Mr. Lemonchello’s Library Olympics


  • Written by: Chris Grabenstein
  • Age Range: 8 – 12 years
  • Grade Level: 3 – 7
  • Lexile Measure: 0780
  • Series: Mr. Lemoncello’s Library
  • Hardcover: 288 pages
  • Publisher: Random House Books for Young Readers; 1st edition (January 5, 2016)

Summary: Seventh grader, Kyle Keeley, has lived his whole life without a town library. For the past twelve years one has been in the works, made by a mysterious billionaire. The secretive rich guy, turns out to be Mr. Lemoncello, the worlds most famous game inventor. As expected, his library is not just a home for books, but also a place of games. 12 of the students from Kyle’s grade are selected to stay the night in the library, but when they wake up in the morning, the biggest game Mr. Lemoncello has ever been apart of ensues. Kyle quickly learns that he must work with his classmates, in order to get out of the most eccentric library in the world.

5 keywords: Fiction, Interactive Story, Middle Grade Reader, Adventurous, Chapter Book. 

Common Core State Standard: CCSS.ELA-LITERACY.W.5.9
Draw evidence from literary or informational texts to support analysis, reflection, and research.

Suggested Delivery: Independent read. 

Electronic Resources: Use this prior to reading the book, to help students get a preface to the story.’s Library

These are comprehension questions that go chapter by chapter. Have the students use these as they read to evaluate their own comprehension of the story, as if they cannot answer these, then they need change something.


This is the authors website, where there are interviews, discussion guides and puzzles for students and teachers to utilize.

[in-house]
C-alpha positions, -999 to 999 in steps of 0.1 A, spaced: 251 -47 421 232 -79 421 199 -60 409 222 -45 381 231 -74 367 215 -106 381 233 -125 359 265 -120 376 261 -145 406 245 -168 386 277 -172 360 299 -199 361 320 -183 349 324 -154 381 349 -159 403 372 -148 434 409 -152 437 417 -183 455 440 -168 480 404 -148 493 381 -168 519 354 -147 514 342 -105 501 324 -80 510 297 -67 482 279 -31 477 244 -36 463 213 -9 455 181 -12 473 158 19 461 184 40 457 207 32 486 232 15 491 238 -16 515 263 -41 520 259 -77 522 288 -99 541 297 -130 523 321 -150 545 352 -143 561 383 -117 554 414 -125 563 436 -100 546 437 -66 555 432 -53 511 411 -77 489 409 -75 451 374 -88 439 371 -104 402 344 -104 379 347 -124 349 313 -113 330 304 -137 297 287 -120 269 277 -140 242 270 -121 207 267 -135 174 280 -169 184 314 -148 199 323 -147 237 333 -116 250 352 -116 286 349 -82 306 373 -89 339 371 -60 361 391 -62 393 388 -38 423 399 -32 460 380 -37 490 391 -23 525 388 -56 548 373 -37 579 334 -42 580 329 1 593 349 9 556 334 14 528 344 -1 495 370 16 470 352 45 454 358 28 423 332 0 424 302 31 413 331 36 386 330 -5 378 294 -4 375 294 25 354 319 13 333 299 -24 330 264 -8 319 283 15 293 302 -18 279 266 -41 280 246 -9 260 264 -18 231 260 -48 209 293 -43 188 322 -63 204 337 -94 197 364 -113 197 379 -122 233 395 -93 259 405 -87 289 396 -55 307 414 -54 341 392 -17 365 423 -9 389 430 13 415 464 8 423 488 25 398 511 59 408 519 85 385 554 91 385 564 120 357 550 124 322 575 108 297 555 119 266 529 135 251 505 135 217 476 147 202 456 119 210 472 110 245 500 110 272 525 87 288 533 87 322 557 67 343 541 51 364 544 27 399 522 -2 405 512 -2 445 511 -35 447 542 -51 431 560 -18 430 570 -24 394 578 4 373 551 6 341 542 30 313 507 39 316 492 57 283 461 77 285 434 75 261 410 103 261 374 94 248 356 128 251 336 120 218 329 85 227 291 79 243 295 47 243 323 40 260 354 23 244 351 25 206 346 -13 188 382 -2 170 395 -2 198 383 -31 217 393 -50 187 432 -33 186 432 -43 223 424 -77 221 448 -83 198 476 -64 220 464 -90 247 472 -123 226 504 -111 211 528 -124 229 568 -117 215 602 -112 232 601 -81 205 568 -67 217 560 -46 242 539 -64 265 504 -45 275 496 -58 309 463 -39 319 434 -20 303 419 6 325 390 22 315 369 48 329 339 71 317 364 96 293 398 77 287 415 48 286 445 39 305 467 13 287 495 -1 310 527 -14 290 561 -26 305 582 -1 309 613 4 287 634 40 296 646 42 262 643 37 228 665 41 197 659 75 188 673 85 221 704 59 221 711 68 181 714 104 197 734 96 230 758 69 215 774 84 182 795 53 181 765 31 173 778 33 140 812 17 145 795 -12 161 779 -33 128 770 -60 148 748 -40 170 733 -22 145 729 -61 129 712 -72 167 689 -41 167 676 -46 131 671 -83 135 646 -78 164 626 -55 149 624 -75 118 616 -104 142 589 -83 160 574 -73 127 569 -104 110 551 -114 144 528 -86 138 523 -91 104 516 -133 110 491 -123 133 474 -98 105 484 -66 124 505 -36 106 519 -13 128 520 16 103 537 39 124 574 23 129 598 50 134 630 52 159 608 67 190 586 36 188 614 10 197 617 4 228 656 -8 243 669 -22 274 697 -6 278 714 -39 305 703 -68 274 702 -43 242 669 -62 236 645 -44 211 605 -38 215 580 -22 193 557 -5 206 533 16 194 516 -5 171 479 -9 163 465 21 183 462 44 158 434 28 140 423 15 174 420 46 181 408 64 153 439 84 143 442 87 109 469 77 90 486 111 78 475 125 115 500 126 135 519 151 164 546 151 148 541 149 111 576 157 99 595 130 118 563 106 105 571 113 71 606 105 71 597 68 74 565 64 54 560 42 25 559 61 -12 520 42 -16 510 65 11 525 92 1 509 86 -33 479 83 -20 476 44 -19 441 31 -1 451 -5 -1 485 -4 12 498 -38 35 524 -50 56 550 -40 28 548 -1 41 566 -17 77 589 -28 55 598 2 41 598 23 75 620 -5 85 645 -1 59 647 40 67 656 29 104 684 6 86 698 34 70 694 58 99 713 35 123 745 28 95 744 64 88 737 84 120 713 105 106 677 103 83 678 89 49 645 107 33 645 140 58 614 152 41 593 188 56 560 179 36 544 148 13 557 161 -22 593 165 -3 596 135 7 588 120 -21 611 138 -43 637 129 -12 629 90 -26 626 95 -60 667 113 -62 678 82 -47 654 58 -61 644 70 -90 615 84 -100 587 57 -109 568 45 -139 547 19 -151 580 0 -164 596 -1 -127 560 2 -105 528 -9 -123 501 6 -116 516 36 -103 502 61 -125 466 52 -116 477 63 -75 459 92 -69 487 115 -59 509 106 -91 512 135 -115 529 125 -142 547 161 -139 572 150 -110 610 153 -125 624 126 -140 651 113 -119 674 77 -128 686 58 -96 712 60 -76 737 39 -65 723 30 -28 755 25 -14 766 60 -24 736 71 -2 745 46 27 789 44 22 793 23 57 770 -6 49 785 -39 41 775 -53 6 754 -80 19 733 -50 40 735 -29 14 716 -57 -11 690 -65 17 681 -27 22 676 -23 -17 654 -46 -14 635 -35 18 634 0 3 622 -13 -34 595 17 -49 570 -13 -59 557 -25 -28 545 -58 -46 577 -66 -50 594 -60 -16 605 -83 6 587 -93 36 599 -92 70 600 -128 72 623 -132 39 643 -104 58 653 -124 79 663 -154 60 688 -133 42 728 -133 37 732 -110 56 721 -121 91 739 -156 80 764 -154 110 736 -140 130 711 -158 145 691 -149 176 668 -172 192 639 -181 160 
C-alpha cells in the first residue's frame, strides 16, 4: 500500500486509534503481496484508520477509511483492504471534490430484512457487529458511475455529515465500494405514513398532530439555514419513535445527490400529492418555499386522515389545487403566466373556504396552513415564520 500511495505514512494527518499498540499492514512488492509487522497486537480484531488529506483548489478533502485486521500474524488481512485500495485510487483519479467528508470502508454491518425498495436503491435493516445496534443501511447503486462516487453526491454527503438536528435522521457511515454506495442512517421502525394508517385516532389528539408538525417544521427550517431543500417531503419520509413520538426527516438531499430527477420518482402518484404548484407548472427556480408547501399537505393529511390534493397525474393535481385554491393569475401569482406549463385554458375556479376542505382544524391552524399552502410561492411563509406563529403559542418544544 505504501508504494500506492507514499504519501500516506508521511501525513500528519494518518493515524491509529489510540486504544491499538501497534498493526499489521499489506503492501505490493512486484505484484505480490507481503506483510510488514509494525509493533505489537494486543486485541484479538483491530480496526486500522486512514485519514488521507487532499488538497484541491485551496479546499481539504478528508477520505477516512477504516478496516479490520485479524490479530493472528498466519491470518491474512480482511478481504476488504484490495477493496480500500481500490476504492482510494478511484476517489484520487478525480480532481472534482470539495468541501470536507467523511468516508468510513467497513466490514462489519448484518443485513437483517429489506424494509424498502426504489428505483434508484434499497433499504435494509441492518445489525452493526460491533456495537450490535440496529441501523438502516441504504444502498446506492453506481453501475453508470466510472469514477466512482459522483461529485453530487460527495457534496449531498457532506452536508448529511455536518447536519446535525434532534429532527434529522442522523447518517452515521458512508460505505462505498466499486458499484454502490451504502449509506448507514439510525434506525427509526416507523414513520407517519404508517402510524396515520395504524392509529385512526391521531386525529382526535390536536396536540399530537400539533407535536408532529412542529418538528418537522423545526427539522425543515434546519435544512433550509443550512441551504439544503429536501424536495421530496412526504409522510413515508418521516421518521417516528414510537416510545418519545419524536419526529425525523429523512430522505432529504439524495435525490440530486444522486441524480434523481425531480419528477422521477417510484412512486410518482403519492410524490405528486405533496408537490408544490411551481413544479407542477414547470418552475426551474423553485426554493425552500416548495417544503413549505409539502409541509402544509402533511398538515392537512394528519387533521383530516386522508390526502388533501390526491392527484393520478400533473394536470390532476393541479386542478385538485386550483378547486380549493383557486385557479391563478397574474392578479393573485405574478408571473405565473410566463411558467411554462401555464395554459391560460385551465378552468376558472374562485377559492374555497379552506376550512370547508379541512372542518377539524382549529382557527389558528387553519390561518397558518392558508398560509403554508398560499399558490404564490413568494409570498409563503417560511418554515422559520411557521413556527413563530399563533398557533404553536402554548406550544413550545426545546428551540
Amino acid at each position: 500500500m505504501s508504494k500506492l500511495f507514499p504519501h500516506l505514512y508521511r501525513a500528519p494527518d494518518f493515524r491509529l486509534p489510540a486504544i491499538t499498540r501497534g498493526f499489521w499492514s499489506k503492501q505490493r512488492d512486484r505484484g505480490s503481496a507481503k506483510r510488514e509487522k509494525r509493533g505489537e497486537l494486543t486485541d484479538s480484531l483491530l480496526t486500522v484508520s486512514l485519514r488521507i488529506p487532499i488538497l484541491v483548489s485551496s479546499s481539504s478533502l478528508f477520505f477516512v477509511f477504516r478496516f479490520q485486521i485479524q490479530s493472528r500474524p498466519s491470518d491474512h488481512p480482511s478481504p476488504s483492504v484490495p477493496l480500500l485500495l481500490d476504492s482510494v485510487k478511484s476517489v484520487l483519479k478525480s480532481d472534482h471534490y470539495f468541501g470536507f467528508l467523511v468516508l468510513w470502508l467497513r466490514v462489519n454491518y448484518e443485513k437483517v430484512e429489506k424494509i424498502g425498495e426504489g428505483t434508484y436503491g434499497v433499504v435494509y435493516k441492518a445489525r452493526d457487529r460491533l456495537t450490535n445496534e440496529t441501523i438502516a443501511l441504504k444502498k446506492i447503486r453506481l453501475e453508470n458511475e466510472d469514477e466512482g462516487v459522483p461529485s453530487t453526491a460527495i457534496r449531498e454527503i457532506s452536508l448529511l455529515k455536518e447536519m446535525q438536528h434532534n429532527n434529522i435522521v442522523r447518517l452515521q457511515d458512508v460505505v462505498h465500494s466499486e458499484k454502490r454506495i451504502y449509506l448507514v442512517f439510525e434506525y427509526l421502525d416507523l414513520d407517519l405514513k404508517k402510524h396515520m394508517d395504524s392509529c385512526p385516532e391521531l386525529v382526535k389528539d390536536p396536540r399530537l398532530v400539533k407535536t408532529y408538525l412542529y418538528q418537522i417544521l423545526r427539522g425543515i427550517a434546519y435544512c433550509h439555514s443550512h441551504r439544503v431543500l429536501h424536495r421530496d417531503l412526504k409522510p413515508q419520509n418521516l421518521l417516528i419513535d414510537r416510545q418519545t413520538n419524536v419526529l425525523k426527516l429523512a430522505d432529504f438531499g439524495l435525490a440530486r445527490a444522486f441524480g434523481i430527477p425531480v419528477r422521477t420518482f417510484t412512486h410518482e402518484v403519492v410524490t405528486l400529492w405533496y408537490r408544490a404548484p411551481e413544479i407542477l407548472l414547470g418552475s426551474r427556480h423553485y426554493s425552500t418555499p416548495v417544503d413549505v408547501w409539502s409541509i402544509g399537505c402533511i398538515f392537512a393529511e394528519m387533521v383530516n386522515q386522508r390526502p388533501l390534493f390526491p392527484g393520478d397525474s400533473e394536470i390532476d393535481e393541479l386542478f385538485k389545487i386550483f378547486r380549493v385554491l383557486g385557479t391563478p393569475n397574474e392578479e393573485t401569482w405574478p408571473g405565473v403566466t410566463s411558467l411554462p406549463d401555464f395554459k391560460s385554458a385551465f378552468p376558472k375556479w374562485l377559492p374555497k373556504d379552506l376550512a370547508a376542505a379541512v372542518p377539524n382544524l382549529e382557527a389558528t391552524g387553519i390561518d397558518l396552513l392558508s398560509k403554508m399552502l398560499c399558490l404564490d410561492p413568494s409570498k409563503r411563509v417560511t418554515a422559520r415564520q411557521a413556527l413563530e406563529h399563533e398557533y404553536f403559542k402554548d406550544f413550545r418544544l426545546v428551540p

Teaching guide – My favorite part about this teaching guide is the speaking and listening section. It can be hard to find a reading guide that focuses on this, but it is an essential part of ELA!

Key Vocabulary: 

Stealthy – Quiet and secret

Rotunda – A large room with a dome

Corinthian – Ancient Greece

Mammoth – Something that is very large

Book Repository – Where large amounts of books are stored

Athenaeum – Library

Indubitably – Certain to be true

Eccentric – When someone is strange or unique

Rebus – A puzzle made up of pictures, symbols and letters that created a word or phrase

Ornithologist – Someone who studies birds

Juggernaut – Something that is so powerful it cannot be stopped

Loblolly  – A type of pine tree that is a source of timber

Before: Prior to reading, have the student read through some reviews of this book. Ask them to make predictions about the story, and as they read have them self-reflect.

During: While reading, have the student come up with questions for the author, Chris Grabenstein. These should be questions that do not have yes or no answers, and should be thoughtfully put together.

After: After reading the story, have the student write a prediction about what they think the next book in this series will be like. How will the author continue to challenge the characters? How have these characters change from the beginning to ending of this book? How will they change in the next story? They should conclude this activity by asking questions about the book. 

Writing Activity: Have the student make rebus’s to summarize the story. The whole summary can be done like this, or a few phrase of words in each sentence. Students are recalling literal information as they do this, as well as thinking creatively to write about it. If they have read and understood the rebus’s present in the book then they will also be able to come up with a few themselves.


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